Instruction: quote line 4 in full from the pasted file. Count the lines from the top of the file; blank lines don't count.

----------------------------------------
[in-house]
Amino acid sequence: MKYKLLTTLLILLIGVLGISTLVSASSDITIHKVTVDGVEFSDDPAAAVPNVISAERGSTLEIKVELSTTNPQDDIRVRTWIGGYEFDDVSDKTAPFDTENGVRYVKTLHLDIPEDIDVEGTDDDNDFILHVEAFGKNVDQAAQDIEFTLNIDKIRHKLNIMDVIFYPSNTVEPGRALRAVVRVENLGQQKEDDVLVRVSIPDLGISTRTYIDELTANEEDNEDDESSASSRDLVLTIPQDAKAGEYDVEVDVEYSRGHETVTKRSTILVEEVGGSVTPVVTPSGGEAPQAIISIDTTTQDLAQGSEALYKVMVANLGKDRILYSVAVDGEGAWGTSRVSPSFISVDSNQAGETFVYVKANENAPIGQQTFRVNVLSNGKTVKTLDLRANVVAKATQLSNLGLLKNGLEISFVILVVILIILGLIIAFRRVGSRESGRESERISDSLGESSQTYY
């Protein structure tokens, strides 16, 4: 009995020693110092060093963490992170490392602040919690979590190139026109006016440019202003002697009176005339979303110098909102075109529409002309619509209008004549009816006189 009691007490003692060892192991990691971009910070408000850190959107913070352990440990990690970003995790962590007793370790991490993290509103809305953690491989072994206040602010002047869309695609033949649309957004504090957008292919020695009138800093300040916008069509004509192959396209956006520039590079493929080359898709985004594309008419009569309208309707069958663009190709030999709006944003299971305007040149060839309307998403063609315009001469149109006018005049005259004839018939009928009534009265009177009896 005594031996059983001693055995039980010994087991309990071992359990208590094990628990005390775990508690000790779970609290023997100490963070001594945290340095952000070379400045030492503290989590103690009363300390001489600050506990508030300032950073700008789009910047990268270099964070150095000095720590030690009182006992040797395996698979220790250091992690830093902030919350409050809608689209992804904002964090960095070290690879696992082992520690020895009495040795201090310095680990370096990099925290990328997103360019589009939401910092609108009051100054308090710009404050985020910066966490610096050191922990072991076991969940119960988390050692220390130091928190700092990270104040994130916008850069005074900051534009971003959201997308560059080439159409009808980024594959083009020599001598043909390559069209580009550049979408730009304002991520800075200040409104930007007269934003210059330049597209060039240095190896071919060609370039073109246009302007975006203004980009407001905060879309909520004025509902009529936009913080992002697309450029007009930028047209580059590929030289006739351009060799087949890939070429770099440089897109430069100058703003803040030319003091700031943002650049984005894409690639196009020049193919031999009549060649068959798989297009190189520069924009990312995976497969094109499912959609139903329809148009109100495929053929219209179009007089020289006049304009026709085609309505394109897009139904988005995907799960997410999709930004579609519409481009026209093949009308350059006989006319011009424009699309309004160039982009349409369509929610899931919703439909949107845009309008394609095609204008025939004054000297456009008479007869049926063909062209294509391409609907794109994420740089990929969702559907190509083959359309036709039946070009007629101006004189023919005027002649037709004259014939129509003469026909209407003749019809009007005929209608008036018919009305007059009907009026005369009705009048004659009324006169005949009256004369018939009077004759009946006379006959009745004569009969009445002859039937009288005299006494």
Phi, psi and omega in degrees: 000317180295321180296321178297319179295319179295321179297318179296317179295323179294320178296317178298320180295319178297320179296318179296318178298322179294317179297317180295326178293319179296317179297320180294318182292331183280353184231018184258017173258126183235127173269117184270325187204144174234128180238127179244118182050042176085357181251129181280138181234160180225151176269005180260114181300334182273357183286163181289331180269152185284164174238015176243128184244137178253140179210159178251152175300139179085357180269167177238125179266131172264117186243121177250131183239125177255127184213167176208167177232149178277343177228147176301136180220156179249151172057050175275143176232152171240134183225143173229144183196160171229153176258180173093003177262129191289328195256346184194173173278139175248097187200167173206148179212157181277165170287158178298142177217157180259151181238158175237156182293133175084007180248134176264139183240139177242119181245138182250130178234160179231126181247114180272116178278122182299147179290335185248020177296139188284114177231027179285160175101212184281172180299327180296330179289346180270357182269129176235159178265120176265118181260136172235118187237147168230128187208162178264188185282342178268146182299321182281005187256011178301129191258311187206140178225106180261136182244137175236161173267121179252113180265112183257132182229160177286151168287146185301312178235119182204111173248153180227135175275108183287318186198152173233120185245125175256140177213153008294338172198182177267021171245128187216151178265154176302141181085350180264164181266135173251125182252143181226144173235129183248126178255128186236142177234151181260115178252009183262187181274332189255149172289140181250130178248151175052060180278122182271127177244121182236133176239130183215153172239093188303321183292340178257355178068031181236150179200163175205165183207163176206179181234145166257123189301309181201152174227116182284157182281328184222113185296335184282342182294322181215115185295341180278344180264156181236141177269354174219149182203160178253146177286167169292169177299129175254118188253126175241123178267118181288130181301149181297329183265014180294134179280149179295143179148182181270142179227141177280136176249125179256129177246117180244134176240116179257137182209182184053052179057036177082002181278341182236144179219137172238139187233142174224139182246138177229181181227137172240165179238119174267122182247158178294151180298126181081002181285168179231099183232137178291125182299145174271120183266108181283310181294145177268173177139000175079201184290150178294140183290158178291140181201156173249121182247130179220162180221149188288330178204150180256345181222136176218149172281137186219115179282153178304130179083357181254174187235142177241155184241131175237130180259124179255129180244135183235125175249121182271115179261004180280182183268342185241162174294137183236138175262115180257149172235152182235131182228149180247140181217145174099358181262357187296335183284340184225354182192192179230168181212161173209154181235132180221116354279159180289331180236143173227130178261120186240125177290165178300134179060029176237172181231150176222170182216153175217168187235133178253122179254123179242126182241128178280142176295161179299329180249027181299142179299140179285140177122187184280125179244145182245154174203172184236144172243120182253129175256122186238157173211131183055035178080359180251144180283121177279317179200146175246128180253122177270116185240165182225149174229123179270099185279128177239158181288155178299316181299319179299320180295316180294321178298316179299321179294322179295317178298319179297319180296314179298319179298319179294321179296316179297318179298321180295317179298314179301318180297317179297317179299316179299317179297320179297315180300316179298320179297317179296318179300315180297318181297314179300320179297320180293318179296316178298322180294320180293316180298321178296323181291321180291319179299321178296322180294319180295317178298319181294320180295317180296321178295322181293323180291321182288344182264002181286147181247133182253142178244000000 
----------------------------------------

Phi, psi and omega in degrees: 000317180295321180296321178297319179295319179295321179297318179296317179295323179294320178296317178298320180295319178297320179296318179296318178298322179294317179297317180295326178293319179296317179297320180294318182292331183280353184231018184258017173258126183235127173269117184270325187204144174234128180238127179244118182050042176085357181251129181280138181234160180225151176269005180260114181300334182273357183286163181289331180269152185284164174238015176243128184244137178253140179210159178251152175300139179085357180269167177238125179266131172264117186243121177250131183239125177255127184213167176208167177232149178277343177228147176301136180220156179249151172057050175275143176232152171240134183225143173229144183196160171229153176258180173093003177262129191289328195256346184194173173278139175248097187200167173206148179212157181277165170287158178298142177217157180259151181238158175237156182293133175084007180248134176264139183240139177242119181245138182250130178234160179231126181247114180272116178278122182299147179290335185248020177296139188284114177231027179285160175101212184281172180299327180296330179289346180270357182269129176235159178265120176265118181260136172235118187237147168230128187208162178264188185282342178268146182299321182281005187256011178301129191258311187206140178225106180261136182244137175236161173267121179252113180265112183257132182229160177286151168287146185301312178235119182204111173248153180227135175275108183287318186198152173233120185245125175256140177213153008294338172198182177267021171245128187216151178265154176302141181085350180264164181266135173251125182252143181226144173235129183248126178255128186236142177234151181260115178252009183262187181274332189255149172289140181250130178248151175052060180278122182271127177244121182236133176239130183215153172239093188303321183292340178257355178068031181236150179200163175205165183207163176206179181234145166257123189301309181201152174227116182284157182281328184222113185296335184282342182294322181215115185295341180278344180264156181236141177269354174219149182203160178253146177286167169292169177299129175254118188253126175241123178267118181288130181301149181297329183265014180294134179280149179295143179148182181270142179227141177280136176249125179256129177246117180244134176240116179257137182209182184053052179057036177082002181278341182236144179219137172238139187233142174224139182246138177229181181227137172240165179238119174267122182247158178294151180298126181081002181285168179231099183232137178291125182299145174271120183266108181283310181294145177268173177139000175079201184290150178294140183290158178291140181201156173249121182247130179220162180221149188288330178204150180256345181222136176218149172281137186219115179282153178304130179083357181254174187235142177241155184241131175237130180259124179255129180244135183235125175249121182271115179261004180280182183268342185241162174294137183236138175262115180257149172235152182235131182228149180247140181217145174099358181262357187296335183284340184225354182192192179230168181212161173209154181235132180221116354279159180289331180236143173227130178261120186240125177290165178300134179060029176237172181231150176222170182216153175217168187235133178253122179254123179242126182241128178280142176295161179299329180249027181299142179299140179285140177122187184280125179244145182245154174203172184236144172243120182253129175256122186238157173211131183055035178080359180251144180283121177279317179200146175246128180253122177270116185240165182225149174229123179270099185279128177239158181288155178299316181299319179299320180295316180294321178298316179299321179294322179295317178298319179297319180296314179298319179298319179294321179296316179297318179298321180295317179298314179301318180297317179297317179299316179299317179297320179297315180300316179298320179297317179296318179300315180297318181297314179300320179297320180293318179296316178298322180294320180293316180298321178296323181291321180291319179299321178296322180294319180295317178298319181294320180295317180296321178295322181293323180291321182288344182264002181286147181247133182253142178244000000 